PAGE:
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During wine fermentation, yeasts produce metabolites that are known growth regulators. The relationship between certain higher alcohols derived from aromatic amino acid metabolism and yeast signalling has previously been reported. In the present work, tryptophol (TrpOH) or melatonin (MEL), which are putative growth regulators, were added to alcoholic fermentations. Fermentations were performed with three different inocula, combining Saccharomyces cerevisiae and four non-Saccharomyces yeast species, under two nitrogen conditions. The combinations tested were: (i) only S. cerevisiae; (ii) the mixture of four non-Saccharomyces species; and (iii) the combination of all five species together. The results revealed that the TrpOH and MEL addition caused changes in fermentation kinetics, viability and species distribution during fermentation, but it was dependent on the nitrogen present in the media and the composition of the inocula. Low nitrogen condition seemed to favour the presence of non-Saccharomyces species until mid-fermentation, although at the end of fermentation the imposition of Saccharomyces was higher in this condition. The presence of high concentrations of TrpOH resulted in limited growth and a delay in fermentation, noticeably significant in fermentations performed with S. cerevisiae inocula. These effects were reversed by the presence of non-Saccharomyces yeast in the medium. Low TrpOH concentration allowed faster fermentation with mixed non-Saccharomyces and Saccharomyces inocula. Moreover, in the absence of S. cerevisiae, a low concentration of TrpOH increased the presence of Torulaspora delbrueckii during fermentation with high nitrogen availability but not under low nitrogen conditions, when the population of S. bacillaris was higher than that in the control. The effects of MEL were particularly evident at the beginning and end of the process, primarily favouring the growth of non-Saccharomyces strains, especially the first hours after inoculation.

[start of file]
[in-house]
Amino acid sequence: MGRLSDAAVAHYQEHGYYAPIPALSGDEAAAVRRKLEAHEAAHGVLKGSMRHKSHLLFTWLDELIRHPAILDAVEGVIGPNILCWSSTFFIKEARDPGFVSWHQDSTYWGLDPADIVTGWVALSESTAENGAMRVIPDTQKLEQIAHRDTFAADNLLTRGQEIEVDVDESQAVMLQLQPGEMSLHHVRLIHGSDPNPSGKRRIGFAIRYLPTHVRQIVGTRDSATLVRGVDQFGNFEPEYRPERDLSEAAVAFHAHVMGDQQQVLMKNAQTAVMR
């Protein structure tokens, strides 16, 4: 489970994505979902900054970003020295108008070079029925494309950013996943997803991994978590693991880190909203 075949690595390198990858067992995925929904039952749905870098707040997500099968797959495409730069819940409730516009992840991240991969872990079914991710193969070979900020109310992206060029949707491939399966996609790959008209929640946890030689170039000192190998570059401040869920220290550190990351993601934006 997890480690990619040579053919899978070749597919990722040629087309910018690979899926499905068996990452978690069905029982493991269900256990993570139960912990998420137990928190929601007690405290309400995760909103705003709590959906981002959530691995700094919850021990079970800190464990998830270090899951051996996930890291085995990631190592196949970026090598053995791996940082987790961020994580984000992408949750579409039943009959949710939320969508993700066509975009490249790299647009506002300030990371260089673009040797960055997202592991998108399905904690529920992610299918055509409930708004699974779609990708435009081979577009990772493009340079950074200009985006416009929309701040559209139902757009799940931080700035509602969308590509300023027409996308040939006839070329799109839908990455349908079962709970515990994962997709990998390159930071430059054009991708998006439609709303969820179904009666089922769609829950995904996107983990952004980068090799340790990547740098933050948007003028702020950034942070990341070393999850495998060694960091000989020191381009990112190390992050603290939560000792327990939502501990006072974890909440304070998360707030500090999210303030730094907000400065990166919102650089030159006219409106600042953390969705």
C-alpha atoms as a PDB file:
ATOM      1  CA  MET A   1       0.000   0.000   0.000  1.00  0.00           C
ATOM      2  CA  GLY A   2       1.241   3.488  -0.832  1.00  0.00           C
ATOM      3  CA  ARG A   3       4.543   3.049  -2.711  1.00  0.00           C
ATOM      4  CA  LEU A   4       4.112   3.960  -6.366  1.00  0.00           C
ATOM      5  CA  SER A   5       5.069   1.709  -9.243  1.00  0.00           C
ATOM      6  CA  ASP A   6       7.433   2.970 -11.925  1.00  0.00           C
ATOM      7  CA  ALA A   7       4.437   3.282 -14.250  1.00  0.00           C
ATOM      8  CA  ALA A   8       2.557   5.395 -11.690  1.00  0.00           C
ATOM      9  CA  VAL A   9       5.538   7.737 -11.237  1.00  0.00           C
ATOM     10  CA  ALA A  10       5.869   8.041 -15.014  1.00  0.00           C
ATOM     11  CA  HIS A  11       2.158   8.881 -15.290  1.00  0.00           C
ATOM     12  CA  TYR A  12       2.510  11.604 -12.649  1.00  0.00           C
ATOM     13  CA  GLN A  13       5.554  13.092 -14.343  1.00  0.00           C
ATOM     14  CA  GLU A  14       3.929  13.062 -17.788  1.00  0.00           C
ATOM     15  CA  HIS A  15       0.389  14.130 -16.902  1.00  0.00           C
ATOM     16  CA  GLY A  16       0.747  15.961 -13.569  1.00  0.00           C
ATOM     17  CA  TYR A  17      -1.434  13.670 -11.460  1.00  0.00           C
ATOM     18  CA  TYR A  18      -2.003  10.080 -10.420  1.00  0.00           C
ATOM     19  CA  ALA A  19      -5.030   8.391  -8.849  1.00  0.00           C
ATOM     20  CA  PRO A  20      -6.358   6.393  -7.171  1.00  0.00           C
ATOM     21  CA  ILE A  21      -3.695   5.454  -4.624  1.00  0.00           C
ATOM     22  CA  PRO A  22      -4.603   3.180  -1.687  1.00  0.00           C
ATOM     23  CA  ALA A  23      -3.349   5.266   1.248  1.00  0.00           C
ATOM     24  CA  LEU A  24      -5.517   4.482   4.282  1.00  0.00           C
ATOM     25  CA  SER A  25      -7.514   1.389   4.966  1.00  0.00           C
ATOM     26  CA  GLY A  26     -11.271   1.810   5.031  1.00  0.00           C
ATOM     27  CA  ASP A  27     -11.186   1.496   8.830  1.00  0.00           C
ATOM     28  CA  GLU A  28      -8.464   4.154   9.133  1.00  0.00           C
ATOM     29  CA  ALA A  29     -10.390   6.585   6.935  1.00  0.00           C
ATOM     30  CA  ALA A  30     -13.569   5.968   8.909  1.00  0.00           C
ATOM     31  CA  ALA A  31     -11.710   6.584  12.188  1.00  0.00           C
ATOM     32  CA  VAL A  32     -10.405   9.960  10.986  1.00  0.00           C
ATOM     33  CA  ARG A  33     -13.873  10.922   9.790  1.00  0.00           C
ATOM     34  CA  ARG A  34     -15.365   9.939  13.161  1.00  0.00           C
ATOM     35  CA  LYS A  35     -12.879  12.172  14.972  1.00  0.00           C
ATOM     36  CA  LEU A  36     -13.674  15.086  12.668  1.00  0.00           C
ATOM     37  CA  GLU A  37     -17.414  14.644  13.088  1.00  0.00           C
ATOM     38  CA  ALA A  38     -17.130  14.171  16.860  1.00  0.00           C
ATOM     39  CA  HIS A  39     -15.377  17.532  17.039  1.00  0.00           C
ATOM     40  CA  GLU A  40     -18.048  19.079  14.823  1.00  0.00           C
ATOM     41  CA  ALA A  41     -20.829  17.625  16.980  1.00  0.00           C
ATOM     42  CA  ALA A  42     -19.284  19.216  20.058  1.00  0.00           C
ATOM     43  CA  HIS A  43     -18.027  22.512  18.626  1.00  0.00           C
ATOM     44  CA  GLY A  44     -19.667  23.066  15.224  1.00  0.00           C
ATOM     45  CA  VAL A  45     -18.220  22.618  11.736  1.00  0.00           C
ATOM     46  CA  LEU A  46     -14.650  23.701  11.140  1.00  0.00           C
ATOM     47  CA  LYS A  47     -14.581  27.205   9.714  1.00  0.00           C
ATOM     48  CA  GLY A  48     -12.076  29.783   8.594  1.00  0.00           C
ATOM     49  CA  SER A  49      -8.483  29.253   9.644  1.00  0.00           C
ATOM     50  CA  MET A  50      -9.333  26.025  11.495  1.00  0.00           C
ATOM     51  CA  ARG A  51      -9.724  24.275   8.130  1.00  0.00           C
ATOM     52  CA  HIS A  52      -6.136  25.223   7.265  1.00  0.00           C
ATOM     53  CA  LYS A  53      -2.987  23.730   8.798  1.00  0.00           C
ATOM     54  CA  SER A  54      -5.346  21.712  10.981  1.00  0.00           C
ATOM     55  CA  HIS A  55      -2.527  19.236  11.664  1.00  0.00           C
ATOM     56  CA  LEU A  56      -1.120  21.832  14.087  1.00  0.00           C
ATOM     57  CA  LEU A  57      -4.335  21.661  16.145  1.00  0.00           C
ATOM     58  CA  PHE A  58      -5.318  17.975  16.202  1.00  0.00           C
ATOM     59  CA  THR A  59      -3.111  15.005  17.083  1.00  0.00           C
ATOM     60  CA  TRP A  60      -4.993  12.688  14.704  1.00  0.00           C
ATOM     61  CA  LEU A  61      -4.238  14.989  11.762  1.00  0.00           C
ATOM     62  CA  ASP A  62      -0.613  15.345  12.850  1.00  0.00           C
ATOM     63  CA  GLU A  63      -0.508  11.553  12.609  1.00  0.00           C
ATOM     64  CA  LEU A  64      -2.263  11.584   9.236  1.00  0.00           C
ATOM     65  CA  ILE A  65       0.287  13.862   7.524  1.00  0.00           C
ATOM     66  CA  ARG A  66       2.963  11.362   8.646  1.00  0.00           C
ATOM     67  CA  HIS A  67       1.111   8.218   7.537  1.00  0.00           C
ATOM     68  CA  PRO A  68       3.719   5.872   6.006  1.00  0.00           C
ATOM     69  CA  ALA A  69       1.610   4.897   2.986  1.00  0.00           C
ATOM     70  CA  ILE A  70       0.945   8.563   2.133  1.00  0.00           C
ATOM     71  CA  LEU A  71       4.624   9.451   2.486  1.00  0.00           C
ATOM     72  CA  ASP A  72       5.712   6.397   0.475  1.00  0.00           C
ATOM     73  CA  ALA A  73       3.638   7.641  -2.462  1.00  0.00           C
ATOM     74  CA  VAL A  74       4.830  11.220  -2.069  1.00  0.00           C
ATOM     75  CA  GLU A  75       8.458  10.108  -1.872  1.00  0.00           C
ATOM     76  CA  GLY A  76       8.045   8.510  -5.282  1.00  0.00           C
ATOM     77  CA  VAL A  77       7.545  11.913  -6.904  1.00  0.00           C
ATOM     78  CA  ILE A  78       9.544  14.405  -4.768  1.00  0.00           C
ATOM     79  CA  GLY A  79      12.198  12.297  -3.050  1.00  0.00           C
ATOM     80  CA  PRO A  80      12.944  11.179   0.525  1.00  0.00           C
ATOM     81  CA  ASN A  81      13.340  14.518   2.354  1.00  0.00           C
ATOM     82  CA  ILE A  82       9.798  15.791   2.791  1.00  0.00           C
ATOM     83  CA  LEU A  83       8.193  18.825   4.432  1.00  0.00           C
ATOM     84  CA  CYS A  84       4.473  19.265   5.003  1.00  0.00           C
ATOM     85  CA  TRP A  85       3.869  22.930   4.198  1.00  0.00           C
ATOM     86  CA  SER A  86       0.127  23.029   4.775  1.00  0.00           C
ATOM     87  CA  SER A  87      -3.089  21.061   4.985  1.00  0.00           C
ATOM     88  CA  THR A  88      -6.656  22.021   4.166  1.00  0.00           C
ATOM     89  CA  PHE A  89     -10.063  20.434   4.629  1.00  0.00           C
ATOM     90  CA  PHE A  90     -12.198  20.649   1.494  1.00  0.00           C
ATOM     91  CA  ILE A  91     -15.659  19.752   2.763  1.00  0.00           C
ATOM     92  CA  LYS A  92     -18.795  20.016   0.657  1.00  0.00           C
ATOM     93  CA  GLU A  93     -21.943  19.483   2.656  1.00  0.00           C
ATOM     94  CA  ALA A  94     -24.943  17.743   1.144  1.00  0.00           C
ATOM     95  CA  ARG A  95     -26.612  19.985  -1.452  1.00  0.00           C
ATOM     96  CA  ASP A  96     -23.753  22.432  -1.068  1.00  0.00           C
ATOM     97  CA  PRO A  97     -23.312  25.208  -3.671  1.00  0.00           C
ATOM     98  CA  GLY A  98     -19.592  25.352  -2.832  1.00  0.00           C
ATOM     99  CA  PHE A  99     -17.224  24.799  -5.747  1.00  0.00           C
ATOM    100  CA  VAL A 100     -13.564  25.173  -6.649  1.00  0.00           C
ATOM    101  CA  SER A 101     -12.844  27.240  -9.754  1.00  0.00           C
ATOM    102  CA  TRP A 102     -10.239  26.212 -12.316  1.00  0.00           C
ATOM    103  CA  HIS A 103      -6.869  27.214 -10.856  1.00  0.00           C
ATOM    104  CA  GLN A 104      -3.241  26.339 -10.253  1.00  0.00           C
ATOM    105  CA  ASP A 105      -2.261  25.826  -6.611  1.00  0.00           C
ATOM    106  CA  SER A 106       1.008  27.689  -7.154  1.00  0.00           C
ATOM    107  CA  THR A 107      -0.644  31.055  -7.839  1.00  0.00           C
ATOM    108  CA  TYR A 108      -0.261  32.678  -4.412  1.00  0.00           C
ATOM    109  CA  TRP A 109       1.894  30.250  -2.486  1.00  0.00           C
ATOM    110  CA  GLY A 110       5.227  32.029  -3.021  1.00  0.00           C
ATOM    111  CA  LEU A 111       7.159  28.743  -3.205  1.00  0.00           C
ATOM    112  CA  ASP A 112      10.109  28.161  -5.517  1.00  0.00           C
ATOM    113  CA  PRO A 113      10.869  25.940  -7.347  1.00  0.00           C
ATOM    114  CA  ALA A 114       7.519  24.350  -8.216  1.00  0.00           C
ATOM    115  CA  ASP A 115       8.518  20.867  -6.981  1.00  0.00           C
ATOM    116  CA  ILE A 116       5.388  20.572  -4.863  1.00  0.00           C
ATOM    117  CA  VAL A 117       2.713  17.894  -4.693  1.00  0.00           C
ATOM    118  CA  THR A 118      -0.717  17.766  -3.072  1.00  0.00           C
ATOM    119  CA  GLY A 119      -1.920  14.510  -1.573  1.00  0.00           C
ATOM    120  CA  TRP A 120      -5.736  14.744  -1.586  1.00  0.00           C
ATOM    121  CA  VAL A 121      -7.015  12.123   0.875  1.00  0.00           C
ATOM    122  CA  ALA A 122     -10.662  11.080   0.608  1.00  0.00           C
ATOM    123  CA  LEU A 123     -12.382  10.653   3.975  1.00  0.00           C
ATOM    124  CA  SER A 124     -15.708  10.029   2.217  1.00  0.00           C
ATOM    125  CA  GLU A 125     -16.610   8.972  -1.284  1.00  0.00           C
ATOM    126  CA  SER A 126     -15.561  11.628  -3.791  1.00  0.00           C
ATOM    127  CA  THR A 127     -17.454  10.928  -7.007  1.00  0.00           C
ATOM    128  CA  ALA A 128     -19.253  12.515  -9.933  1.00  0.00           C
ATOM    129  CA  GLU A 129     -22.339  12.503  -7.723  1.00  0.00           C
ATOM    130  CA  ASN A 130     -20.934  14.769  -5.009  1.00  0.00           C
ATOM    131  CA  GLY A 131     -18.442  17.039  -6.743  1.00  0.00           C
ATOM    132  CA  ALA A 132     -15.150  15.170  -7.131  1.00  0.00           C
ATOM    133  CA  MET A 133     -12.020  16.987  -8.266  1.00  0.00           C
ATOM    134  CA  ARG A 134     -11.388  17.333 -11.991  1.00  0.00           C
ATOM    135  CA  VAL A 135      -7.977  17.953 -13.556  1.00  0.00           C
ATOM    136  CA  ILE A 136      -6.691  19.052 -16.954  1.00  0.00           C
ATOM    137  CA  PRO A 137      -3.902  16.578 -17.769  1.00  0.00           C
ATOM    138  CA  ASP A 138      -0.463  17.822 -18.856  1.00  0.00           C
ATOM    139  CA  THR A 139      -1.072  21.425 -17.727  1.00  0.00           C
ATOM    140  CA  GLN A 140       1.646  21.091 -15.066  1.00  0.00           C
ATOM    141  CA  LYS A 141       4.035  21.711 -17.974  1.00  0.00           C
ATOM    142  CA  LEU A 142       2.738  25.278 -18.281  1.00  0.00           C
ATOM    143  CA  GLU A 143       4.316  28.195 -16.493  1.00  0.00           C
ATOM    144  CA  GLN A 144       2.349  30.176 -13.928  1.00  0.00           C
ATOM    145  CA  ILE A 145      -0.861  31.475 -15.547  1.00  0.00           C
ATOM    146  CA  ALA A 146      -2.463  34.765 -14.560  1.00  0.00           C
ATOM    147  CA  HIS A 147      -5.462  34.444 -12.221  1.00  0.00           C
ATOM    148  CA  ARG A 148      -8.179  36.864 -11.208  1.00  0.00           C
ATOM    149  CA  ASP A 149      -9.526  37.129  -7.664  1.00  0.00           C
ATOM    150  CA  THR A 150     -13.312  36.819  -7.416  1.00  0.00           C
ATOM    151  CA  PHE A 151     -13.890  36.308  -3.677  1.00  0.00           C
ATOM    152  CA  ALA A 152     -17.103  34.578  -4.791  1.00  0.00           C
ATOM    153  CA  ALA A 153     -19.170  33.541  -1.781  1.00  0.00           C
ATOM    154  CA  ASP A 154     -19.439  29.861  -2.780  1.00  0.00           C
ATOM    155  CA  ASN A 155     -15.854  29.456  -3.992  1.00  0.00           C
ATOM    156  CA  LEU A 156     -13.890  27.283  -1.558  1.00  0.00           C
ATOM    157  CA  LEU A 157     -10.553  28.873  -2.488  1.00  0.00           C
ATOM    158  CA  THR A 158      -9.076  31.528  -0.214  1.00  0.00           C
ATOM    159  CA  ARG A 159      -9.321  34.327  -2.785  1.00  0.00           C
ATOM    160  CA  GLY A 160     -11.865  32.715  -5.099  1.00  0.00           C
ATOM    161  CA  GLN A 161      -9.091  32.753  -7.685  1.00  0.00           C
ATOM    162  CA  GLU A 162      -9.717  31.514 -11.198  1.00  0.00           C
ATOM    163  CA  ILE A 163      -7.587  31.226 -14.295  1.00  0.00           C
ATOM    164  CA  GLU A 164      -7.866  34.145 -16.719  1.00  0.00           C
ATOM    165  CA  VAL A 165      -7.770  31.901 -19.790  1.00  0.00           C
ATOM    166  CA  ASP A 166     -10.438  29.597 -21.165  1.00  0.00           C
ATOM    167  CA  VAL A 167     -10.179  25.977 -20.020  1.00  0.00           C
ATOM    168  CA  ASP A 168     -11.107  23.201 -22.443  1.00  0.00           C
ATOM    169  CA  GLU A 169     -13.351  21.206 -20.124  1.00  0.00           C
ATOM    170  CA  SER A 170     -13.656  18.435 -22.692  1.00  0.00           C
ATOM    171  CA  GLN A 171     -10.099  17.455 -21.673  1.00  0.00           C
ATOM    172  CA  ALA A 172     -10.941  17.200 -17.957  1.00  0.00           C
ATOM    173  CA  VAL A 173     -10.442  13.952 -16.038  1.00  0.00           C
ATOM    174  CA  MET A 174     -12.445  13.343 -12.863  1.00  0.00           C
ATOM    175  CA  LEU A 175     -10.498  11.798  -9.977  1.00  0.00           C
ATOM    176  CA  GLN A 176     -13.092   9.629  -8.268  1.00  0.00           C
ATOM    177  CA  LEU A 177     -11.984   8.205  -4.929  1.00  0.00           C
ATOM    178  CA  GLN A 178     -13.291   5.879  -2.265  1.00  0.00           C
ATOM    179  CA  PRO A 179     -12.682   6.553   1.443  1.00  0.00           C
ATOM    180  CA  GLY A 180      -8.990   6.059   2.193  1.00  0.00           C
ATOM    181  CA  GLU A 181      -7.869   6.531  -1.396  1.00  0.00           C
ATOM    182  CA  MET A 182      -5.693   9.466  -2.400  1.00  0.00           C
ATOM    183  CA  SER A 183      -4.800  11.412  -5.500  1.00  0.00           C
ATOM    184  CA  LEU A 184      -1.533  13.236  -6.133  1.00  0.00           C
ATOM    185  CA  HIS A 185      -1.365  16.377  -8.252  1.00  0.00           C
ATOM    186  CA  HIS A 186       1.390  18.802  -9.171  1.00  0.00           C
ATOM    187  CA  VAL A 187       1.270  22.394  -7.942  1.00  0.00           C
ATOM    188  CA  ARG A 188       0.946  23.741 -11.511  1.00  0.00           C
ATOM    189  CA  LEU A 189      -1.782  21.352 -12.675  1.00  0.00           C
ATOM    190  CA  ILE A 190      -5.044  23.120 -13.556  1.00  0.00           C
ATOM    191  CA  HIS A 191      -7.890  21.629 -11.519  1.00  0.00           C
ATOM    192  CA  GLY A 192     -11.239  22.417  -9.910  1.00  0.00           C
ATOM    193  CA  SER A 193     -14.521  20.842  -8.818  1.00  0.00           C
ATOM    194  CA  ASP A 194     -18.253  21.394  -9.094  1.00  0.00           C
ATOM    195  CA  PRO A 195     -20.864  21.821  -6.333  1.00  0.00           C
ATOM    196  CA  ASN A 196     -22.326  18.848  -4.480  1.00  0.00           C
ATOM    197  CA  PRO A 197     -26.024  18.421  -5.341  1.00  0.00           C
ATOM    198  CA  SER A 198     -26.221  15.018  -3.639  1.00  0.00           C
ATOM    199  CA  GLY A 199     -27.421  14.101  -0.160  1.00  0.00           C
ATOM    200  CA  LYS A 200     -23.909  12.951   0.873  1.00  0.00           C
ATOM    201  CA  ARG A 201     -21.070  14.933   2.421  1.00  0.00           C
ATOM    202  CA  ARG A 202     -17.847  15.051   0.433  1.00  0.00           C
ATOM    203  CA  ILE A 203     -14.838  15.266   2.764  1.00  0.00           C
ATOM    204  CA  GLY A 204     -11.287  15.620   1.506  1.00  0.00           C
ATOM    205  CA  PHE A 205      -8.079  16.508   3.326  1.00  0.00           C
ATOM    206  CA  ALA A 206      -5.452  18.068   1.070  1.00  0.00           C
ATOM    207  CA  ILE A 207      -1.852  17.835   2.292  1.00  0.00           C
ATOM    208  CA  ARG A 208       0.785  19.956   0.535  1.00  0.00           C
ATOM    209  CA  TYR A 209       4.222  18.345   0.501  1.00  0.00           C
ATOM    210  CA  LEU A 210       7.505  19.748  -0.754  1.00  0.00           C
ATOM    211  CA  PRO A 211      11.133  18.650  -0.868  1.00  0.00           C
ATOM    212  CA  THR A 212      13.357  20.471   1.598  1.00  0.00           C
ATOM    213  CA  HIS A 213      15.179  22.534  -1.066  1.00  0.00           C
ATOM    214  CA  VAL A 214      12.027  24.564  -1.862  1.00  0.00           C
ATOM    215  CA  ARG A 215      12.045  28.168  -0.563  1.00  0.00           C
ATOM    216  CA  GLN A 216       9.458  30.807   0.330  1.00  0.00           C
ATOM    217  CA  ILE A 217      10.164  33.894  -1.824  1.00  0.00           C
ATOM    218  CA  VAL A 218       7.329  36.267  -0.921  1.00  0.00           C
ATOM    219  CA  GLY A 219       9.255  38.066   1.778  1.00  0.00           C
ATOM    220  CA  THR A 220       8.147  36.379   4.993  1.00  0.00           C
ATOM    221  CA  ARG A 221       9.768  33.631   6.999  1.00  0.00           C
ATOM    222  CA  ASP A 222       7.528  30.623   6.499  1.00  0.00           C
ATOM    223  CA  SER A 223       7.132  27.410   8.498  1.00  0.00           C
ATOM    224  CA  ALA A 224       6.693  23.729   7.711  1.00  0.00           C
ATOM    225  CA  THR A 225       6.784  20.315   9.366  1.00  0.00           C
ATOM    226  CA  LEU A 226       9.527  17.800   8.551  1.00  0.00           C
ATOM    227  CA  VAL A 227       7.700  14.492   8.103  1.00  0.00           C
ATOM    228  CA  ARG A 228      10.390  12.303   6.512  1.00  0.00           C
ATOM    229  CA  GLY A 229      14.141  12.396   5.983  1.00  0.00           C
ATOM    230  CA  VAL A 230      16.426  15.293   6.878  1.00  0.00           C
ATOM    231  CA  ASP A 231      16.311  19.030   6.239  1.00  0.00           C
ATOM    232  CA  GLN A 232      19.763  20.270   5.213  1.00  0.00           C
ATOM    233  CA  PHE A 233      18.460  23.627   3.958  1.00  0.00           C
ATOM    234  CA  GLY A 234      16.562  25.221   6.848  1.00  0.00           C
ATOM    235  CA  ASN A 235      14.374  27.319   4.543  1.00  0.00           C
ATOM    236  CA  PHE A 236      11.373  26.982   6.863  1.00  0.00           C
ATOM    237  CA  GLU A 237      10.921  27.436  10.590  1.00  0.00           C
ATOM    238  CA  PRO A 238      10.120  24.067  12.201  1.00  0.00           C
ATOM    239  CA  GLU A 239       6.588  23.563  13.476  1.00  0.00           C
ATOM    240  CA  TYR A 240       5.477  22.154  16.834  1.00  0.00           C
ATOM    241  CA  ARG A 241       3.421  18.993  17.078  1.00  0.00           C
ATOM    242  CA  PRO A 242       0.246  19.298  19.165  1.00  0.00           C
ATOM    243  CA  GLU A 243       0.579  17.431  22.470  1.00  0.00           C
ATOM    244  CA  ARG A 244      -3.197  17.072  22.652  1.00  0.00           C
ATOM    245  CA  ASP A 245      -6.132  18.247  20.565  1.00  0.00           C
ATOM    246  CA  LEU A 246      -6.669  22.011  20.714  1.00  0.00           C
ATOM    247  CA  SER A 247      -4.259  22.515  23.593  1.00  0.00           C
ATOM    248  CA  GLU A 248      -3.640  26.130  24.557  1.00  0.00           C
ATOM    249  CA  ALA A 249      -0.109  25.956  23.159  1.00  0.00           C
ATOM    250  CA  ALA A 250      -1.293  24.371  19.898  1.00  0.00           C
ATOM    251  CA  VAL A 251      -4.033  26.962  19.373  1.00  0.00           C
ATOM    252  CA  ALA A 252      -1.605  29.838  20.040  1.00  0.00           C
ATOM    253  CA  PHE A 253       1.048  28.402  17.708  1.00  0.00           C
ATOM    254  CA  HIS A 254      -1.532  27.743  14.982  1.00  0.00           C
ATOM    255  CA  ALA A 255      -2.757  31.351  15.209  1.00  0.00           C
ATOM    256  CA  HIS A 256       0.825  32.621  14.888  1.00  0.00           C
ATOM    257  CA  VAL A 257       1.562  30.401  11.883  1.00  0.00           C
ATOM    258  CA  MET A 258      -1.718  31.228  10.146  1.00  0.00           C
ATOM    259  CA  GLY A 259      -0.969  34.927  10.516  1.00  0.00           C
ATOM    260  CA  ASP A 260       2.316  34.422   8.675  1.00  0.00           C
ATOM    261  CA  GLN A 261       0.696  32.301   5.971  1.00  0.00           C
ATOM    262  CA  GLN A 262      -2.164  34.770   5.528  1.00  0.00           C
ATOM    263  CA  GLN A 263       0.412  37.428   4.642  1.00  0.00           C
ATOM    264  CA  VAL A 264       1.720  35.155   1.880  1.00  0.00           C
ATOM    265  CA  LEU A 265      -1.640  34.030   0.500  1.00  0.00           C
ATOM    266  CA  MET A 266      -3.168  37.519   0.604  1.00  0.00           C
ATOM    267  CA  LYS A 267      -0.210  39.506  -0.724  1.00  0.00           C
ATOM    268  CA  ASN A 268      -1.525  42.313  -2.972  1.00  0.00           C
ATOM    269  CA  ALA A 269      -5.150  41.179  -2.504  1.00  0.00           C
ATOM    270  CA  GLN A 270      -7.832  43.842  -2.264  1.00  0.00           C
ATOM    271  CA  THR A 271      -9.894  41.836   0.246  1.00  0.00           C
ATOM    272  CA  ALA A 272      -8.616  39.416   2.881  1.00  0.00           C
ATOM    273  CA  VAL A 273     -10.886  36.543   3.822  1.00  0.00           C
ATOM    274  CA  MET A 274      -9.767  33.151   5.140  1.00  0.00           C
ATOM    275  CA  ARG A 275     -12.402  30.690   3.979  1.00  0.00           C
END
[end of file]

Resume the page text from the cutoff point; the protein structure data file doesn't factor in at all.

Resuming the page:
This article was published in the following journal.
Name: International journal of food microbiology
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A member of the Rho family of MONOMERIC GTP-BINDING PROTEINS from SACCHAROMYCES CEREVISIAE. It is involved in morphological events related to the cell cycle. This enzyme was formerly listed as EC 220.127.116.11.
Proteins obtained from the species SACCHAROMYCES CEREVISIAE. The function of specific proteins from this organism are the subject of intense scientific interest and have been used to derive basic understanding of the functioning similar proteins in higher eukaryotes.
A species of the genus SACCHAROMYCES, family Saccharomycetaceae, order Saccharomycetales, known as "baker's" or "brewer's" yeast. The dried form is used as a dietary supplement.
A set of nuclear proteins in SACCHAROMYCES CEREVISIAE that are required for the transcriptional repression of the silent mating type loci. They mediate the formation of silenced CHROMATIN and repress both transcription and recombination at other loci as well. They are comprised of 4 non-homologous, interacting proteins, Sir1p, Sir2p, Sir3p, and Sir4p. Sir2p, an NAD-dependent HISTONE DEACETYLASE, is the founding member of the family of SIRTUINS.
A family of G-protein-coupled receptors that are specific for and mediate the effects of MELATONIN. Activation of melatonin receptors has been associated with decreased intracellular CYCLIC AMP and increased hydrolysis of PHOSPHOINOSITIDES.